Ieva Raudsepa
Closed for Crisis / Take Care of Each Other

Watching the lanky palm trees sway outside


The palm tree, a distinct symbol of the city of Los Angeles, is not native to the area. Early in the twentieth century, palm trees were planted in large quantities around Los Angeles to promote the image of the city as something akin to a vast resort. The myth of a place for the healthy to become even healthier, a place of leisure and wellness, has been fed into ever since people started moving to Southern California for its professed miracle climate. 


The Nobel laureate writer Thomas Mann spent about ten years in the Los Angeles area. At the time, his house was known as the “Seven Palms” — the trees in the garden seen as a nod to the California landscape. Today, about thirty miles north of the house Mann built, there is a theme park that bears the same name as one of the most famous novels by the writer — The Magic Mountain (1924). The novel tells the tale of a young engineer who goes to visit his cousin at a sanatorium in the Swiss Alps, and ends up staying up there for seven years. “Odd entertainment” is the way Mann described the book.  


The Magic Mountain speaks of a place where realism, symbolism, and the esoteric are deeply intertwined; “a very serious jest” — it is amusing, but in a way that can be unpleasant at times (a roller coaster can also do that, but maybe not with the same existential bandwidth). This is the place where we also find the main protagonist of our film — Sam. Sam moves to Los Angeles mostly because she doesn’t really have any other place she needs to be at the moment. She takes up a room at her cousin’s house and gets a job at a juice bar. At a party, Sam meets a young art student named Jake and they start dating. Jake is a guy with big ideas about the ways in which art can save society from moral bankruptcy. Life happens, and there is a point in the movie when a crystal is stolen from the juice bar at which Sam works. This incident reveals the relationships at play in the story; the ills and the cure — the ways in which we take care of each other.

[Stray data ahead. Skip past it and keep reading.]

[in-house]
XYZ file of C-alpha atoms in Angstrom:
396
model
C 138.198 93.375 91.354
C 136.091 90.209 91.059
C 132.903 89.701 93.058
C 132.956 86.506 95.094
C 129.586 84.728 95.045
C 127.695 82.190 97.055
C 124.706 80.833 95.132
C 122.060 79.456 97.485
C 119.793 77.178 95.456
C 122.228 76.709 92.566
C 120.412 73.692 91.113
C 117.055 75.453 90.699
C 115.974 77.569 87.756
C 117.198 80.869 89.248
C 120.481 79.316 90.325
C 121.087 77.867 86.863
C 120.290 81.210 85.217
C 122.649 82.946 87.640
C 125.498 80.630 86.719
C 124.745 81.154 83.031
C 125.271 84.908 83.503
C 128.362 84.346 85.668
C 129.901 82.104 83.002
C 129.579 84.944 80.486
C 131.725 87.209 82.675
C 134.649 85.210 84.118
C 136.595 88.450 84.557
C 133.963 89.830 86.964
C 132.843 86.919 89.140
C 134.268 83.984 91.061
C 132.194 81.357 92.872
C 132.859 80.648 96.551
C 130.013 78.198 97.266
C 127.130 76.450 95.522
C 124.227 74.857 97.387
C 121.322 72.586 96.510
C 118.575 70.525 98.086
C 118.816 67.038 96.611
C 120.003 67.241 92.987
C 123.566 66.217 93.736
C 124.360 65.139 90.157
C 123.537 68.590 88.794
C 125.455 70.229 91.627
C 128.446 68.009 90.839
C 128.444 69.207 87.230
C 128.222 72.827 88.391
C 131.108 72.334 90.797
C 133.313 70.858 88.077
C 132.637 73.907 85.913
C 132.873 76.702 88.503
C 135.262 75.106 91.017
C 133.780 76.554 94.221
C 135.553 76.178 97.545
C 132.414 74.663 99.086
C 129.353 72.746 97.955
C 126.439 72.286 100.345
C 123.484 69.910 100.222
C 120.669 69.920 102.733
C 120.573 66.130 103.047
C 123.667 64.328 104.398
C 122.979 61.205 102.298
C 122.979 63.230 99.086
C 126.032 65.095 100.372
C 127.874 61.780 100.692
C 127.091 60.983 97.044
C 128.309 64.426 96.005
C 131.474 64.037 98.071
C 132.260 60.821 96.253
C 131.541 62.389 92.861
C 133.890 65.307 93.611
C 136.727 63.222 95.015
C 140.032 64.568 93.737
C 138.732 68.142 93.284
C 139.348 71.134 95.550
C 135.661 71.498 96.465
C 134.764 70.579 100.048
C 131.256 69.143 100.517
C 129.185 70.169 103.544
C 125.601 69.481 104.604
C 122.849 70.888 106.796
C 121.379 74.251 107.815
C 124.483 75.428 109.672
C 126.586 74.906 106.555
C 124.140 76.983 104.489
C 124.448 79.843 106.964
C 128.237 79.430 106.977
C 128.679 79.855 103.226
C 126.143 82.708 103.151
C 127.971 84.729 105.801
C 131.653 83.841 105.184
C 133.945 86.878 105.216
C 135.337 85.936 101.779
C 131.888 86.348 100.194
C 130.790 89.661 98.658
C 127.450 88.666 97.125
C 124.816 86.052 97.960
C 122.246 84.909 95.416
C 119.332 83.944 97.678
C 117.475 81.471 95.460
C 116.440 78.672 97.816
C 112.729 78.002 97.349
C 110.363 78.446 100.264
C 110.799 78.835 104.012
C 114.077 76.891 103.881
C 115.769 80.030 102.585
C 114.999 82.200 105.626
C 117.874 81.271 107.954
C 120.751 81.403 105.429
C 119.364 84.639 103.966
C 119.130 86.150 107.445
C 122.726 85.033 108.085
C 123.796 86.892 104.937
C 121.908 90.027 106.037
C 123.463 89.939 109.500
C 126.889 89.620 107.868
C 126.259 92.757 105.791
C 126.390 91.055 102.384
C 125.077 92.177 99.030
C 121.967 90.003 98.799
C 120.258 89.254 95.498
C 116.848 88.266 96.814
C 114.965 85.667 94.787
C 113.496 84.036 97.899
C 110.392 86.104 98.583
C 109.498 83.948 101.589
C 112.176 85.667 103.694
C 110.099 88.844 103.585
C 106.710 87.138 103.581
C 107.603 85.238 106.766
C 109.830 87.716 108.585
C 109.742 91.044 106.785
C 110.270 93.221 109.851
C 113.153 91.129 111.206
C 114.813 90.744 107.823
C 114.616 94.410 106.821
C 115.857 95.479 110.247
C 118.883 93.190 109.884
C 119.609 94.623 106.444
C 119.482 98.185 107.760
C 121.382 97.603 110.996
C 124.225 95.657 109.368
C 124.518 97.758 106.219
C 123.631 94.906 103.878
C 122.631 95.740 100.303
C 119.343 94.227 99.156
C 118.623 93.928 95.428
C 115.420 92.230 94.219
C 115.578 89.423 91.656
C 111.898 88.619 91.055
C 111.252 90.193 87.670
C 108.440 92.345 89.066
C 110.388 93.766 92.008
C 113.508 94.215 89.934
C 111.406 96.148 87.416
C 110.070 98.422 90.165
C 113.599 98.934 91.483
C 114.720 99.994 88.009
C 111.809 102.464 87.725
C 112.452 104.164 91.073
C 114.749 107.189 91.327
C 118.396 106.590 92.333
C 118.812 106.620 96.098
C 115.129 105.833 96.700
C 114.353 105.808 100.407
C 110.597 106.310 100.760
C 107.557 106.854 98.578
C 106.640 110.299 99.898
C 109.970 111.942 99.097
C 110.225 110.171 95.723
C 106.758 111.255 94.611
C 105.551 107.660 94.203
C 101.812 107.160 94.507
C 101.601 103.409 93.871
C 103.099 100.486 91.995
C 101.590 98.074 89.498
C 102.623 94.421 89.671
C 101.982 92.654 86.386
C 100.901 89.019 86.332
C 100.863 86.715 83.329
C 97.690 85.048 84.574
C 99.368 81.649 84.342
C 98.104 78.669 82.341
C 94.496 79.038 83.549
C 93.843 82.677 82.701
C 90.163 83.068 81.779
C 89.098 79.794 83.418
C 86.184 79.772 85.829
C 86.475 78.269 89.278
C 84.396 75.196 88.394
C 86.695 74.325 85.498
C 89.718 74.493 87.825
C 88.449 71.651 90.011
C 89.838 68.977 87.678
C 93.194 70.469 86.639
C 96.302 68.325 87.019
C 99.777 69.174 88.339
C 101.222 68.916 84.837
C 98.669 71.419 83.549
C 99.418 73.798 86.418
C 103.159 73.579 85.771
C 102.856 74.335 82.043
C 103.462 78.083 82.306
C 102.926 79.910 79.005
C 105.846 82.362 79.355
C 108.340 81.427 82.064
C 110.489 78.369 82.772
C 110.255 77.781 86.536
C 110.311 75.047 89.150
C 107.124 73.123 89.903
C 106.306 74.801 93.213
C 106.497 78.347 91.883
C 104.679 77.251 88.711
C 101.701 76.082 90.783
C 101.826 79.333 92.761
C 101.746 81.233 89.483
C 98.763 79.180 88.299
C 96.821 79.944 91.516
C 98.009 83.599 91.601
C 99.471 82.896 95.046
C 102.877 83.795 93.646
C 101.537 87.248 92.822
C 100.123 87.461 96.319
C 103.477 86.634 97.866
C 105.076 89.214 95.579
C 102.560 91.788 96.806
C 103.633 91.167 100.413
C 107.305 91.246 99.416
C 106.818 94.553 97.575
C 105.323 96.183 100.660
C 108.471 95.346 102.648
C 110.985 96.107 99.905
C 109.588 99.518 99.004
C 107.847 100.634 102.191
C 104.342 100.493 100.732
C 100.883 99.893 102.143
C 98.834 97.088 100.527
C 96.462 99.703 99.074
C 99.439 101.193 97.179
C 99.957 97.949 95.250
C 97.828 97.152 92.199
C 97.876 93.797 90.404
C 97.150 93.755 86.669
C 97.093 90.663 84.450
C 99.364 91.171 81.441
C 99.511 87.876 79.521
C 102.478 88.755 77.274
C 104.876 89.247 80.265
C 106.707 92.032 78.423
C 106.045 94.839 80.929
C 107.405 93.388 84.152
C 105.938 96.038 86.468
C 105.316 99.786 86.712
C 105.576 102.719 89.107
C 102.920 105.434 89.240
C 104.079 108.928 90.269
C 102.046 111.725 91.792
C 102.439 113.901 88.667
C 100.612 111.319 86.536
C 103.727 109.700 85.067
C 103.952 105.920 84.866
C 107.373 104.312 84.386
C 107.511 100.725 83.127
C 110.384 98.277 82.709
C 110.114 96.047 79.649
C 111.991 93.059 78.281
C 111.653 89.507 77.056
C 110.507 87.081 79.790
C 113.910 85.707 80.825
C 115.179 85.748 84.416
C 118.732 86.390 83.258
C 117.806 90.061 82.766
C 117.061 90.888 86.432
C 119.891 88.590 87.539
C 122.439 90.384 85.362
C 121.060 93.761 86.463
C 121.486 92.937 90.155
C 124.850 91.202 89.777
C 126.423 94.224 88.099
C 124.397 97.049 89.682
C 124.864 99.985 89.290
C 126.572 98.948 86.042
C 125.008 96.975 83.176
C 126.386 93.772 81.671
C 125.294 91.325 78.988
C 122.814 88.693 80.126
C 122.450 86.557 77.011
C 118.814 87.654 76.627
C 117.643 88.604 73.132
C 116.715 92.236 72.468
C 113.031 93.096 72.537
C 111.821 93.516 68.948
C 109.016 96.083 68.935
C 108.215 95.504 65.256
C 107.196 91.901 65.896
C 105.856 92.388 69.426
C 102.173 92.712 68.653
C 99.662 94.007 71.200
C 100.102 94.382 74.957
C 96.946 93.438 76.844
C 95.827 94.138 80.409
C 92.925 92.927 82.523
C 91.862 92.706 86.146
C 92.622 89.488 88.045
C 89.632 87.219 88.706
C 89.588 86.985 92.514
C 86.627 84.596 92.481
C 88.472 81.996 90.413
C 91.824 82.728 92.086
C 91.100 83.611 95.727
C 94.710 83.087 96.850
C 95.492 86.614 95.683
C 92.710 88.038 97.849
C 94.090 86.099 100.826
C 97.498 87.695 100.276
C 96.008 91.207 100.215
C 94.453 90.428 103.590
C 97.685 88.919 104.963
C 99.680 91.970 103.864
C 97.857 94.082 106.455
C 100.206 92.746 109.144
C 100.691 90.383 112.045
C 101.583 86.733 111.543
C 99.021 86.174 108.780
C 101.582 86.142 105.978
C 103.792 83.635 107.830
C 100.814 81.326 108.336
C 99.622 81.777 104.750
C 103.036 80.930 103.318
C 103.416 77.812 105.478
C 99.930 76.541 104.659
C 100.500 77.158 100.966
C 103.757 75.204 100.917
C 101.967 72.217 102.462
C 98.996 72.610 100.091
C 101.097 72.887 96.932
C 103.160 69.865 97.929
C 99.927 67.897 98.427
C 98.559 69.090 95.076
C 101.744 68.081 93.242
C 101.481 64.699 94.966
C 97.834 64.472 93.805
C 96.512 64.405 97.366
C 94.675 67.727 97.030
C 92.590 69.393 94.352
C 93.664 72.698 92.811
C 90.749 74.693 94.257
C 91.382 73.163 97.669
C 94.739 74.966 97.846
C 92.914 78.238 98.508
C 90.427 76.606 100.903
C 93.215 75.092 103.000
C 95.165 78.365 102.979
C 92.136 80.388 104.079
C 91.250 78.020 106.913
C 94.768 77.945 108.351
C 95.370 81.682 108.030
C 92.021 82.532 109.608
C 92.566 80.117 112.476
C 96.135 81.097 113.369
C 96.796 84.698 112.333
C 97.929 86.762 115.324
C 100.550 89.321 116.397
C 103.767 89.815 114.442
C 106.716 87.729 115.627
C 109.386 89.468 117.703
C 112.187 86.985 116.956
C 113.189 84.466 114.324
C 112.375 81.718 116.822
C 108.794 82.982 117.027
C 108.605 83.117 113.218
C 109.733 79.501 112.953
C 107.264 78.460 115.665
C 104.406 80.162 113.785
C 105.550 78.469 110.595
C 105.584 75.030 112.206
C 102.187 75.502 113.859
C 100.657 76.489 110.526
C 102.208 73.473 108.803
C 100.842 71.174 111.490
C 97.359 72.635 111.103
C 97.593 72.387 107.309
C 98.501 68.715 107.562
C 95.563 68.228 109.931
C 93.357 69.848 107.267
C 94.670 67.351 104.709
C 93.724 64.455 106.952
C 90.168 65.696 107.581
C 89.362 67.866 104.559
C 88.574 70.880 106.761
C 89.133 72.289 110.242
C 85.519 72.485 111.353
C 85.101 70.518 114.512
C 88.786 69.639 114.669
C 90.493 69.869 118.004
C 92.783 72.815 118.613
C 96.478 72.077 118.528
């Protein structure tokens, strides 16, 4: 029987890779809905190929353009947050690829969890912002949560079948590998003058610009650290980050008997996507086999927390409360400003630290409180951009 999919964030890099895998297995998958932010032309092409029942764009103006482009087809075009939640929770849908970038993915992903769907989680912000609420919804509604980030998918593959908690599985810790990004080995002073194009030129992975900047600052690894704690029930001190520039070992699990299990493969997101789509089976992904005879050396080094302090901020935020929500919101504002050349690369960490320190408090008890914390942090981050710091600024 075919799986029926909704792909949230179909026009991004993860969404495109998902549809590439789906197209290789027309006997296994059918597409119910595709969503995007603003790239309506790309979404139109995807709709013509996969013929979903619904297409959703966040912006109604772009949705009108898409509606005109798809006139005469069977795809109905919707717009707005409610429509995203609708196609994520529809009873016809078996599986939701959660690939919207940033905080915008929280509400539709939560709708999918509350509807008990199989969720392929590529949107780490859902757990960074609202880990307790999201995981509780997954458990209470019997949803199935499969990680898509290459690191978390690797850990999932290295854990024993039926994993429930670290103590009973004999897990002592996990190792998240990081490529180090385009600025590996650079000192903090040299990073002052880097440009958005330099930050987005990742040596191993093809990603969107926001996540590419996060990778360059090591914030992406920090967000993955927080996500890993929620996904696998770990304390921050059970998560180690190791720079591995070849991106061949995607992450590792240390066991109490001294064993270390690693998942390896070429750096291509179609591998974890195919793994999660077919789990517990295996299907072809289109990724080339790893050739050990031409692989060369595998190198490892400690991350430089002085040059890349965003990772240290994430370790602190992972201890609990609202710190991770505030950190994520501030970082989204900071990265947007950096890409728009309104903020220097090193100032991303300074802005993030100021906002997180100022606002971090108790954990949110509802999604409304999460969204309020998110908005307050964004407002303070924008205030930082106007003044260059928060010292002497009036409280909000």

Photos: Ieva Raudsepa and Madara Gritāne

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